7. Glaucoma

Your cat may be squinting in an attempt to relieve pain caused by something like glaucoma. There are a number of reasons why glaucoma can lead to squinting in cats. First, glaucoma can cause increased pressure within the eye, which can damage the optic nerve. This damage can lead to vision loss and even complete blindness. In addition, glaucoma can also cause inflammation and pain within the eye, both of which can lead to squinting. Finally, squinting can also be a sign of an underlying neurological condition that is causing the glaucoma. Treating the underlying condition is often the best way to relieve the squinting.

8. Horner’s syndrome

In rare cases, cats can develop a condition called Horner’s syndrome which affects the nerves around the eye and can cause squinting. Horner’s syndrome can lead to squinting in cats because it affects the third eyelid, which helps protect the eye. When the third eyelid is not functioning properly, the eye is more susceptible to damage and infection. In addition, Horner’s syndrome can also cause the pupil of the affected eye to constrict, which can make it difficult for the cat to see.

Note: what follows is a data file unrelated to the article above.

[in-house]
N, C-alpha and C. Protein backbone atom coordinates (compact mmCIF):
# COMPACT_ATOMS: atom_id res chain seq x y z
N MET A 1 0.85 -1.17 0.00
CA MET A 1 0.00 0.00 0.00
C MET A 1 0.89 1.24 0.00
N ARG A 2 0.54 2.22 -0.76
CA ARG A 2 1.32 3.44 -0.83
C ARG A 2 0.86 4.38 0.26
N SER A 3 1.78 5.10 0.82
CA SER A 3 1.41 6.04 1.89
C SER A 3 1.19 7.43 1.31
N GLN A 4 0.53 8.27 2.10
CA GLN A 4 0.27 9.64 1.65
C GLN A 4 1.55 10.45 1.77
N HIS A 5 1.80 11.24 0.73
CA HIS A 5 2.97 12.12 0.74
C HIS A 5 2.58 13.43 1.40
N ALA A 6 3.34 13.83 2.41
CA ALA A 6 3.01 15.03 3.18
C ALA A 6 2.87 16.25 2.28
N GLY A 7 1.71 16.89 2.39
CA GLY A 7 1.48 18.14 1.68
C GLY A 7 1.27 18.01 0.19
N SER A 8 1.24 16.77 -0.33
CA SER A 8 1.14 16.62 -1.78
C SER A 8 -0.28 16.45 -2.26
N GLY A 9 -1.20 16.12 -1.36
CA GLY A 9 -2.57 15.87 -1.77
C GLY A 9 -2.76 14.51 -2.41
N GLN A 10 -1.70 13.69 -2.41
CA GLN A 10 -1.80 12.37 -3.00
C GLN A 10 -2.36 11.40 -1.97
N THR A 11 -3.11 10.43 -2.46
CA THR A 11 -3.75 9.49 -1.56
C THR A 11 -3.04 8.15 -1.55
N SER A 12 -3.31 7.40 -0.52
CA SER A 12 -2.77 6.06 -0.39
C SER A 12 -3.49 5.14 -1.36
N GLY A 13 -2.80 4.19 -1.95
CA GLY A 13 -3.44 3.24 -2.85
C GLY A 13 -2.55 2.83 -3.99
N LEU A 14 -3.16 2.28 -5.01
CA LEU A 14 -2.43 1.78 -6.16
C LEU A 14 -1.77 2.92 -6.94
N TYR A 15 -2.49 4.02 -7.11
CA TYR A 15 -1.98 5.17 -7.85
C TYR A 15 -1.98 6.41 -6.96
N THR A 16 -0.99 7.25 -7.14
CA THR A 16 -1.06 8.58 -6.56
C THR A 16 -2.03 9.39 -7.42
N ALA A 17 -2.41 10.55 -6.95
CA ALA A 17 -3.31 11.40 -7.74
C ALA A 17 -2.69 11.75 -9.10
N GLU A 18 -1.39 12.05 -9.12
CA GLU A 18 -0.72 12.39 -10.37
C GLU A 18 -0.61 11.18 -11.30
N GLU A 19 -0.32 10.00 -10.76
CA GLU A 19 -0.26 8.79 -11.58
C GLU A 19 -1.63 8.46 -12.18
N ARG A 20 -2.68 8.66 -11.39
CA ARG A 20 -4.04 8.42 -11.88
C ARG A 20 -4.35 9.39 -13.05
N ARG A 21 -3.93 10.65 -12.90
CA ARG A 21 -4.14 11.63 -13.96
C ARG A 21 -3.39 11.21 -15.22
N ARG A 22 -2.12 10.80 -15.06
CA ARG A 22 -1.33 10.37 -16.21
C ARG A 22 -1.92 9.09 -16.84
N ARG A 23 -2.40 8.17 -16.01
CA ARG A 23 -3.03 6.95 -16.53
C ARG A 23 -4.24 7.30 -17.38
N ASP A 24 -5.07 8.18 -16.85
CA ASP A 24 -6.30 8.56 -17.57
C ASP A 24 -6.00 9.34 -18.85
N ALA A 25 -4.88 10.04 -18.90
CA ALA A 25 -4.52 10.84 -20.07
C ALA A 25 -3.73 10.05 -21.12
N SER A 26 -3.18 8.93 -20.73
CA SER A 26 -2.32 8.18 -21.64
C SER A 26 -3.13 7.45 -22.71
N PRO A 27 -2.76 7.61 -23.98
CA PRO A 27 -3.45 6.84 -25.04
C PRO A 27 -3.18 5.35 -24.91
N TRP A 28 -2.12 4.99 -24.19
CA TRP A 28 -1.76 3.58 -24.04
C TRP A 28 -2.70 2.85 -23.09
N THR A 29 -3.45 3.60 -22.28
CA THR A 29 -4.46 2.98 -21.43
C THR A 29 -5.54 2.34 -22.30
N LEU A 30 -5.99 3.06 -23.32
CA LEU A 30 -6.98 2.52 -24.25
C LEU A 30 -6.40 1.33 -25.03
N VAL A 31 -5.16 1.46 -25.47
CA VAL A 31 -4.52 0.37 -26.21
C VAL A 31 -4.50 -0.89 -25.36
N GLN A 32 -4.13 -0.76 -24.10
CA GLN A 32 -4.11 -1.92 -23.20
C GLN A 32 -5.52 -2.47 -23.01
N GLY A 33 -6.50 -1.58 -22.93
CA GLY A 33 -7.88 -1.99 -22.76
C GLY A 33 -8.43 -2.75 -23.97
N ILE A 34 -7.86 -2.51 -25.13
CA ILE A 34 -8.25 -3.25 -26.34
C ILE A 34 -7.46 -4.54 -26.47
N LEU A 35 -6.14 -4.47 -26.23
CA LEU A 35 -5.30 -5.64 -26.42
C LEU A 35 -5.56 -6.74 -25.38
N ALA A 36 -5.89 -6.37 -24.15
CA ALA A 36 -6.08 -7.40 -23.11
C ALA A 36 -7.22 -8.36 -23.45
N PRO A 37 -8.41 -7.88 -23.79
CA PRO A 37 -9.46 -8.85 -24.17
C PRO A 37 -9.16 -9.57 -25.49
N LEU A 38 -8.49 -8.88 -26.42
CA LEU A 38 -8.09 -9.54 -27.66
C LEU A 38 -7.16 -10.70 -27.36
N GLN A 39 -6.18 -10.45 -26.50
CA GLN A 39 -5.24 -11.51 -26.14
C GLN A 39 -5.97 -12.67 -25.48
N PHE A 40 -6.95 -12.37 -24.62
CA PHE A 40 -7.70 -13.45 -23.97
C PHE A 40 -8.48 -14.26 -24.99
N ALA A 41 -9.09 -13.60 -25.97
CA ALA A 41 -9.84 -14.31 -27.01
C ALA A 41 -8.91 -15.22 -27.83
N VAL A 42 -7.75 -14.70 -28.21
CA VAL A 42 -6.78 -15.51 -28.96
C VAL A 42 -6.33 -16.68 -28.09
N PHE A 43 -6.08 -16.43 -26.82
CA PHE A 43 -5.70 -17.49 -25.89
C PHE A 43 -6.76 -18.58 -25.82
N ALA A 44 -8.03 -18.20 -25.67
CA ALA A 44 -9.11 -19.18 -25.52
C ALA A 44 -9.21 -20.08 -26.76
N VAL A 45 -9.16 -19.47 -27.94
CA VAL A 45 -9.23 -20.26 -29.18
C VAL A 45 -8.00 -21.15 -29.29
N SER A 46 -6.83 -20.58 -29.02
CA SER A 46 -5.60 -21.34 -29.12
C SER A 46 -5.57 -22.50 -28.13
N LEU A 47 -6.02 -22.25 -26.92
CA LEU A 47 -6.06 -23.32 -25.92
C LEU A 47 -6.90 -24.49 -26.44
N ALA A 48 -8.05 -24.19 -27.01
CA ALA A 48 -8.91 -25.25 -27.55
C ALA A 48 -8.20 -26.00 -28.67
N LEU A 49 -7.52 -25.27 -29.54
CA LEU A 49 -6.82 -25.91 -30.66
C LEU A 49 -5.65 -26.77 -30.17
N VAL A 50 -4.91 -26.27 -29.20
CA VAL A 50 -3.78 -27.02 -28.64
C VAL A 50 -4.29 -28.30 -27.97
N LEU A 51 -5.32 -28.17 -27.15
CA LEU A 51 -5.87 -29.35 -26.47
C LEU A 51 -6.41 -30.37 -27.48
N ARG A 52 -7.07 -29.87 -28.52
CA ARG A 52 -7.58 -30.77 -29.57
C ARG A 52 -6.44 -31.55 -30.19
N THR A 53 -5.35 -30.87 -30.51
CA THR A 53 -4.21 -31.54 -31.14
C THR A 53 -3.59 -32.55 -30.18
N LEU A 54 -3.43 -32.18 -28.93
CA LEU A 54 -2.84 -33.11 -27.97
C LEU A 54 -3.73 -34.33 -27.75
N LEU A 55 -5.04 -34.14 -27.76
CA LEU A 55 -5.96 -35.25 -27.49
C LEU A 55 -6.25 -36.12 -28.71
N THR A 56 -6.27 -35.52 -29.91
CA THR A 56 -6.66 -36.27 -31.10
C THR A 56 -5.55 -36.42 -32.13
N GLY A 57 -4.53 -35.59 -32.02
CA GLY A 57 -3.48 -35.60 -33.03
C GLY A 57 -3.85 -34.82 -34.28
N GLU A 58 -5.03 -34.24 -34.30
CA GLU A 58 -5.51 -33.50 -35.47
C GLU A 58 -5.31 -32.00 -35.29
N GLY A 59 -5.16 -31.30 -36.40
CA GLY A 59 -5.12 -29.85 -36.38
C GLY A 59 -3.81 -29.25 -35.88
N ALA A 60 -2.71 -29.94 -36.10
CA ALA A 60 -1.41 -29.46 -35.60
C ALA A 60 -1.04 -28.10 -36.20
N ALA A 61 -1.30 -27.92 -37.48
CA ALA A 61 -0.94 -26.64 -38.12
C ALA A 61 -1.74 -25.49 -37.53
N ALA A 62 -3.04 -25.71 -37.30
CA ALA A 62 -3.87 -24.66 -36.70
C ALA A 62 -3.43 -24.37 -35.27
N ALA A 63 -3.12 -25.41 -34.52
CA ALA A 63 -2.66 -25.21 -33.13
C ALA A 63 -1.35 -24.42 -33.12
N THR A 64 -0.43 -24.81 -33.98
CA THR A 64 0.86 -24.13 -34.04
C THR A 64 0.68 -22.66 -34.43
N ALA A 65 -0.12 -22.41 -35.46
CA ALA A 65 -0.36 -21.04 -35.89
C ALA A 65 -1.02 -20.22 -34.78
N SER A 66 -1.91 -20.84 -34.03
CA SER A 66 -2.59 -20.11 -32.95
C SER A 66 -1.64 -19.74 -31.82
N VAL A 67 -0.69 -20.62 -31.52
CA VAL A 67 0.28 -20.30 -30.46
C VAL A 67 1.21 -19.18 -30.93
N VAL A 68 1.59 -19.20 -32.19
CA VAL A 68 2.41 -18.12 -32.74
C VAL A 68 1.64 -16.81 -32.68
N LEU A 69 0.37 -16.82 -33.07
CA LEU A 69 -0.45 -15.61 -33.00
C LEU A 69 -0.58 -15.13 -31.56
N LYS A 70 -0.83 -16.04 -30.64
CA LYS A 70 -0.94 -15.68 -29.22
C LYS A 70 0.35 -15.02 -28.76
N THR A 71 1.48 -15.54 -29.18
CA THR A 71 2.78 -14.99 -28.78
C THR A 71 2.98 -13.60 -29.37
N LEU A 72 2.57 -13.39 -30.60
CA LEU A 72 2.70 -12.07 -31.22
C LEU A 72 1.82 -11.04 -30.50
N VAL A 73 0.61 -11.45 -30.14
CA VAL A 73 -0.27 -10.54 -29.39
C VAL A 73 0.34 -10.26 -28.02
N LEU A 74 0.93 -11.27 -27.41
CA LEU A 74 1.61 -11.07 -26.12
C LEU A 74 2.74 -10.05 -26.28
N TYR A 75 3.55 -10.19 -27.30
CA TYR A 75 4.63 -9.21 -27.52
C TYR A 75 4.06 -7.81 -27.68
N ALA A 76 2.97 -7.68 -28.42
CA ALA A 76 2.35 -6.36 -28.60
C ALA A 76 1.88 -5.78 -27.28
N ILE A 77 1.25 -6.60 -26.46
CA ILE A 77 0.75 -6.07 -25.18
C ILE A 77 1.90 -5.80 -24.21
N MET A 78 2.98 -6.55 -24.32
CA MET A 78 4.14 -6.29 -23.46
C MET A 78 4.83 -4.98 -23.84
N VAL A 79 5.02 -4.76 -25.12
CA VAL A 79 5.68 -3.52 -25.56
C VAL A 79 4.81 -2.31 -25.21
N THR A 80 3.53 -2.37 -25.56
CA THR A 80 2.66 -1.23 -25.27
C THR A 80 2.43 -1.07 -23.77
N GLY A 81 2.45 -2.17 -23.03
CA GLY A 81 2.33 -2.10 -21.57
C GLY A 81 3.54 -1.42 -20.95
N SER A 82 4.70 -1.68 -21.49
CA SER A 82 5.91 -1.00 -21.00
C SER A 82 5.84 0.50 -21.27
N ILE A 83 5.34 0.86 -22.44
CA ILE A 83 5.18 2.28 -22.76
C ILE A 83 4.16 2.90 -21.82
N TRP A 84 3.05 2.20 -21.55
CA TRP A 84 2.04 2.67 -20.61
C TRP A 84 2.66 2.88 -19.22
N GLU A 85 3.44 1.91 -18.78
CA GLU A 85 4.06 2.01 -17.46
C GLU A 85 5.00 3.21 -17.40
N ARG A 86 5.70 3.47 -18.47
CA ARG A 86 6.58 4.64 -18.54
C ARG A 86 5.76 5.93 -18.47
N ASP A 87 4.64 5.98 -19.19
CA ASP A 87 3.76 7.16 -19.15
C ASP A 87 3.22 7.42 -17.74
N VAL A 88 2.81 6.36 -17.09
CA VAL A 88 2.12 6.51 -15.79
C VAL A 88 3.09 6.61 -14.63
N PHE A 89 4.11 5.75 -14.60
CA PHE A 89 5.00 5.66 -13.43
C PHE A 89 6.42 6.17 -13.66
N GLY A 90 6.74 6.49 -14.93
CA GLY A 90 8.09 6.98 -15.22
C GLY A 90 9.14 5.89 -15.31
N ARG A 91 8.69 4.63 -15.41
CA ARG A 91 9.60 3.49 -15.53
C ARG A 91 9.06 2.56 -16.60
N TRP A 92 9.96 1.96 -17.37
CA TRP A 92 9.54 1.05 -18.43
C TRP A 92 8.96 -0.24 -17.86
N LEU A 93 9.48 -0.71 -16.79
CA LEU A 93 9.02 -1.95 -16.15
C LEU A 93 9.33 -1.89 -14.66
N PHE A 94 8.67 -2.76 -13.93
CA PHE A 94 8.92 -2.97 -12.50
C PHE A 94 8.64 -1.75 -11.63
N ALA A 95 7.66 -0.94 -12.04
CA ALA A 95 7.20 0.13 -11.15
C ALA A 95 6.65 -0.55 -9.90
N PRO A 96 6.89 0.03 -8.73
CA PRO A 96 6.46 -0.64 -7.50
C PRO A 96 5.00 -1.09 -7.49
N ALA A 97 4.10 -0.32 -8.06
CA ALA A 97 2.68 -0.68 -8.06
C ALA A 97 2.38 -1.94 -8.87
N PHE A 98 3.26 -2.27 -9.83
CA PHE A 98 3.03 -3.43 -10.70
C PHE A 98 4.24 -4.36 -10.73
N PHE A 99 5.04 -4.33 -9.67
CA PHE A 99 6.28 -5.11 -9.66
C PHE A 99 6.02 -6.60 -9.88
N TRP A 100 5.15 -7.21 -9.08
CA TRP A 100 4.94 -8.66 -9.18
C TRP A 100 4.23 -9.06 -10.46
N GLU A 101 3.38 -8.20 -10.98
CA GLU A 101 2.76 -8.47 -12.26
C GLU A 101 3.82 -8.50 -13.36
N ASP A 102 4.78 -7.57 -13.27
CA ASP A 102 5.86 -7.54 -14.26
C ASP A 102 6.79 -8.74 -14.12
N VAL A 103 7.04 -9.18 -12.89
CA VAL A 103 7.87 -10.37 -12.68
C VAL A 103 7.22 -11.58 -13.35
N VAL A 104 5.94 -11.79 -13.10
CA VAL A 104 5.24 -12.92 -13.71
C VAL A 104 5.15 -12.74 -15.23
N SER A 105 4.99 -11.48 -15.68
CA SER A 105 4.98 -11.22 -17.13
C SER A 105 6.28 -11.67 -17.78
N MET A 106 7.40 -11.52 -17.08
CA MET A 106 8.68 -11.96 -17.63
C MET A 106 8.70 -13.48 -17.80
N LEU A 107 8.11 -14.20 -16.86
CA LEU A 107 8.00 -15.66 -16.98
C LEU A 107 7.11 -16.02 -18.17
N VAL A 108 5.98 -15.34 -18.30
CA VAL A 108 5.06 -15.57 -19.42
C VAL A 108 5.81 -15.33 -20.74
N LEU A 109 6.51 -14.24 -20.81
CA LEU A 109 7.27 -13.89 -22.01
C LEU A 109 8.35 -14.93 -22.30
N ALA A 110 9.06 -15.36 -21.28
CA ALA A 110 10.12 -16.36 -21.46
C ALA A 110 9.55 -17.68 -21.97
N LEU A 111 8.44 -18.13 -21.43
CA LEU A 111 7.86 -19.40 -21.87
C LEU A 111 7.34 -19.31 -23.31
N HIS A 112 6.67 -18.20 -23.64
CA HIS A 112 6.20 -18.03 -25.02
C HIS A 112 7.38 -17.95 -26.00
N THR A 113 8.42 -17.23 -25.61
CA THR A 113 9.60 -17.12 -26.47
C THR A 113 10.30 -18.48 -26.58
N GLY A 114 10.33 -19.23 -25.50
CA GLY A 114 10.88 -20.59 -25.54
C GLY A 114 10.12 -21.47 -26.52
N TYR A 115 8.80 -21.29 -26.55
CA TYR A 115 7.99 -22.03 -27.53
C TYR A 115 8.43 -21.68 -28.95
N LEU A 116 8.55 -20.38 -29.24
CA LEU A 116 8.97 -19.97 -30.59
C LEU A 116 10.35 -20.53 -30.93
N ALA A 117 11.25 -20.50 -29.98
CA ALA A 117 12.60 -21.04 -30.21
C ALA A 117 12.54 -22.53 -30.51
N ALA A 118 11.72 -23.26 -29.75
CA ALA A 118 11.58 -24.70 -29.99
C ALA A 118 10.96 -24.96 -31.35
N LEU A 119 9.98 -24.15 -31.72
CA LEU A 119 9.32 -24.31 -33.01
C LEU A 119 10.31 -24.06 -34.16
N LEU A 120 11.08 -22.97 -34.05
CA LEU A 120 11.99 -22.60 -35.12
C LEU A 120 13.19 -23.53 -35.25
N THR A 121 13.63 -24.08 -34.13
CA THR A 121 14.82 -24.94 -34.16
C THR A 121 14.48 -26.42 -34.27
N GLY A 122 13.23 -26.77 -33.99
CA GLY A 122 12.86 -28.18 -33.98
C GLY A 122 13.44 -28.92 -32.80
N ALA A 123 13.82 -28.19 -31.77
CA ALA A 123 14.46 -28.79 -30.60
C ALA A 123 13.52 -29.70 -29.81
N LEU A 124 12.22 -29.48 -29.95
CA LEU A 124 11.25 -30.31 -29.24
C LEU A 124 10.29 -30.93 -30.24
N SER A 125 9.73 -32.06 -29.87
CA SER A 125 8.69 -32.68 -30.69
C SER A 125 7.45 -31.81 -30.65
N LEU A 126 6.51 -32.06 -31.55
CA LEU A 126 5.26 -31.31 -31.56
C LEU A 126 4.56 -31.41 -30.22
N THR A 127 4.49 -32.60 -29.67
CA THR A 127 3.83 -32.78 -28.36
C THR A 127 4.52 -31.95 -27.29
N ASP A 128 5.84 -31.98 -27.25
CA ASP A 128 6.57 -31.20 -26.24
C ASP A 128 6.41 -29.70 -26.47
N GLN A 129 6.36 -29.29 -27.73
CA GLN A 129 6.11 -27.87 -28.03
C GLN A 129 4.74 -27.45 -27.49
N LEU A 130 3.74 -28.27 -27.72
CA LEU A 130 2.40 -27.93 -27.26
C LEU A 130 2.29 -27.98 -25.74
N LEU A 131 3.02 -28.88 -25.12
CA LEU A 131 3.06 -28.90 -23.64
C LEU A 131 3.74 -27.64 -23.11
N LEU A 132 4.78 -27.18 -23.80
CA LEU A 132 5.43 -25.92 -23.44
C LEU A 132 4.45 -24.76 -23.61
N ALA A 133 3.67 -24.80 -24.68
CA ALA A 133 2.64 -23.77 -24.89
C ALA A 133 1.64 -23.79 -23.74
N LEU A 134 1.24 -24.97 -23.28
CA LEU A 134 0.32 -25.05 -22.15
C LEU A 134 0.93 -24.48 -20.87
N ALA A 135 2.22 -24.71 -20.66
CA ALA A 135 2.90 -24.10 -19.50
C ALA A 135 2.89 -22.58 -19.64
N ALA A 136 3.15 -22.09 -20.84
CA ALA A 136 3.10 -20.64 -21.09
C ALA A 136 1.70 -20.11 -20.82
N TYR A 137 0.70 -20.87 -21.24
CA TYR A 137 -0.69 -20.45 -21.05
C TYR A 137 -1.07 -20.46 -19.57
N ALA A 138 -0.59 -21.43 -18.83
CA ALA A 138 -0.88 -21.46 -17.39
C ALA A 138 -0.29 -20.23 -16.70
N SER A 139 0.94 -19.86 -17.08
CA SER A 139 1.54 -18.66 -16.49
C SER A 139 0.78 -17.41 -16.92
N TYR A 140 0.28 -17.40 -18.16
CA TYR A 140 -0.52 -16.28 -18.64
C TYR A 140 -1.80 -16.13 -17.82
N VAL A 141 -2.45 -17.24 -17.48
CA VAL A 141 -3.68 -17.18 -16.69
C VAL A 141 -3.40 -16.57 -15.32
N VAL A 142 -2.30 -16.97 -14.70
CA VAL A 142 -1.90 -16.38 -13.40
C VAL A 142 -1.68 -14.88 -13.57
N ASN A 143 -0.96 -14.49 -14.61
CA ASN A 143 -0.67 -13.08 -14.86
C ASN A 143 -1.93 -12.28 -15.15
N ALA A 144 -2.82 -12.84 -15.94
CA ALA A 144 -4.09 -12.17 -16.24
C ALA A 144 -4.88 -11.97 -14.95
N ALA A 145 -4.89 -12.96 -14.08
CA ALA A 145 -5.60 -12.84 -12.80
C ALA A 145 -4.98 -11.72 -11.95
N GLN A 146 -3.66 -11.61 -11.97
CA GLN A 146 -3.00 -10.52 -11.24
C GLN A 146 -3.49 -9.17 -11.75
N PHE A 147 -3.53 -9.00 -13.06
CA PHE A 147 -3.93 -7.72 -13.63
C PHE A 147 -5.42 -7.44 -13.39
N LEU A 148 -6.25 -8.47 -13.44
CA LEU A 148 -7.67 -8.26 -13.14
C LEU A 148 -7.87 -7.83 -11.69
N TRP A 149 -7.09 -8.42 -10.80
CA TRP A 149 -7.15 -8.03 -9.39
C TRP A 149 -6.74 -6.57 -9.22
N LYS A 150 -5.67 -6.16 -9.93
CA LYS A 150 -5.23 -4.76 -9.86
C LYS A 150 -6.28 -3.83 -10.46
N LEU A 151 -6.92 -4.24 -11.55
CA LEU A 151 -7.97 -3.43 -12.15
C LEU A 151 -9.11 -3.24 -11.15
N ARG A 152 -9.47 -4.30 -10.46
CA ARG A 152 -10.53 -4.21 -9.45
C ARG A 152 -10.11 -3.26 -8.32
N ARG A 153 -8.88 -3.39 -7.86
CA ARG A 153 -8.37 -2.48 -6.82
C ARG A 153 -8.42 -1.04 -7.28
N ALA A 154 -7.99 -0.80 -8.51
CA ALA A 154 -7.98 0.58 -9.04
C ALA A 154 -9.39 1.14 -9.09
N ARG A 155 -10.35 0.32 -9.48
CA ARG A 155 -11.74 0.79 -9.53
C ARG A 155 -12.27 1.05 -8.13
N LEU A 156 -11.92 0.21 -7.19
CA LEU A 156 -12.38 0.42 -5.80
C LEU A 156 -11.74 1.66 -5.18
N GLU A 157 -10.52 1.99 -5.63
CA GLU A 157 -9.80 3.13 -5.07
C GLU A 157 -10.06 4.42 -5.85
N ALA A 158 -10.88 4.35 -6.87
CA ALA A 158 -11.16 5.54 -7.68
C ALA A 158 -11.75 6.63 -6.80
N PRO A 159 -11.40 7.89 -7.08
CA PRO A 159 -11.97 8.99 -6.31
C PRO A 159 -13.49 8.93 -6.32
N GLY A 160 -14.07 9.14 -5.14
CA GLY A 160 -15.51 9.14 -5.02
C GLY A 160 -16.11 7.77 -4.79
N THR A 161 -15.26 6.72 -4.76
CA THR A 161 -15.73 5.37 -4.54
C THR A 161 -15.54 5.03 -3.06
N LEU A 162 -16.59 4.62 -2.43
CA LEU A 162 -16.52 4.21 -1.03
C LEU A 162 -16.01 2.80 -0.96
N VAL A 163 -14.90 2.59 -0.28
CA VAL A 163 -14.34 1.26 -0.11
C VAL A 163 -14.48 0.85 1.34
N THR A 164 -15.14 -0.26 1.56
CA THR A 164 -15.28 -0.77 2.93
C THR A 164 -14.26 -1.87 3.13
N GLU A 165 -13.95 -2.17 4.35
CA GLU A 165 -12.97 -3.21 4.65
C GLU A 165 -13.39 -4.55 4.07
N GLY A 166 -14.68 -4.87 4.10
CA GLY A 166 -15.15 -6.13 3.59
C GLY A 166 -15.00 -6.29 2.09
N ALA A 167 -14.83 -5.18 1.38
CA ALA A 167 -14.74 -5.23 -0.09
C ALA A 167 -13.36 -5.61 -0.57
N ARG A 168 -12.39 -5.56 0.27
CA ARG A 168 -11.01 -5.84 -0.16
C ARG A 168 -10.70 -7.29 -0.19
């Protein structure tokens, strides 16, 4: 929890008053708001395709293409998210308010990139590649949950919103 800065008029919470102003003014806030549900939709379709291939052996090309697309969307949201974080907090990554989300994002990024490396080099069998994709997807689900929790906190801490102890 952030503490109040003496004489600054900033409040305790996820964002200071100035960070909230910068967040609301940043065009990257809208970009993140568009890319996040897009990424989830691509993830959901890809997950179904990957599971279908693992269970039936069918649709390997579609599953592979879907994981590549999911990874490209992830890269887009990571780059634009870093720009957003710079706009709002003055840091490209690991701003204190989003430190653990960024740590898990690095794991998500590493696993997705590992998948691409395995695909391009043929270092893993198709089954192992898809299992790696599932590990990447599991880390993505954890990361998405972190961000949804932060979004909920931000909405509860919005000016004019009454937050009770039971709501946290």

What you can do to help relieve your cat’s discomfort?

1. Check for foreign objects in your cat’s eye

If you notice your cat squinting one eye, the first thing you should do is check for any foreign objects that may be causing irritation. This could be something as simple as a piece of dust or a strand of hair. If you see anything in your cat’s eye, gently remove it with a clean cloth.

2. Apply a warm compress

If there is no foreign object in your cat’s eye, the next step is to apply a warm compress. This will help soothe any irritation and reduce swelling. Simply wet a clean washcloth with warm water and hold it against your cat’s eye for a few minutes.

3. Give your cat some eye drops

If the warm compress does not seem to be helping, you may need to give your cat some over-the-counter artificial tears or lubricating eye drops. This will help keep the eye moist and reduce irritation.

4. Take your cat to the vet

If you have tried all of the above home remedies and your cat’s squinting persists, it is time to take them to the vet. There could be a more serious underlying cause, such as an infection or injury.

5. Preventative measures

To help prevent your cat from squinting one eye in the future, try to keep their environment clean and free of dust and other potential irritants. You may also want to consider using artificial tears or lubricating eye drops on a regular basis, especially if your cat has a history of squinting.


If your cat is squinting one eye, it could be a sign of an underlying medical condition. The most common cause is conjunctivitis (pink eye), but it could also be a sign of glaucoma, Horner’s syndrome, or another condition. If you have tried home remedies and the squinting persists, it is time to take your cat to the vet. Once the underlying cause has been treated, the squinting should resolve itself.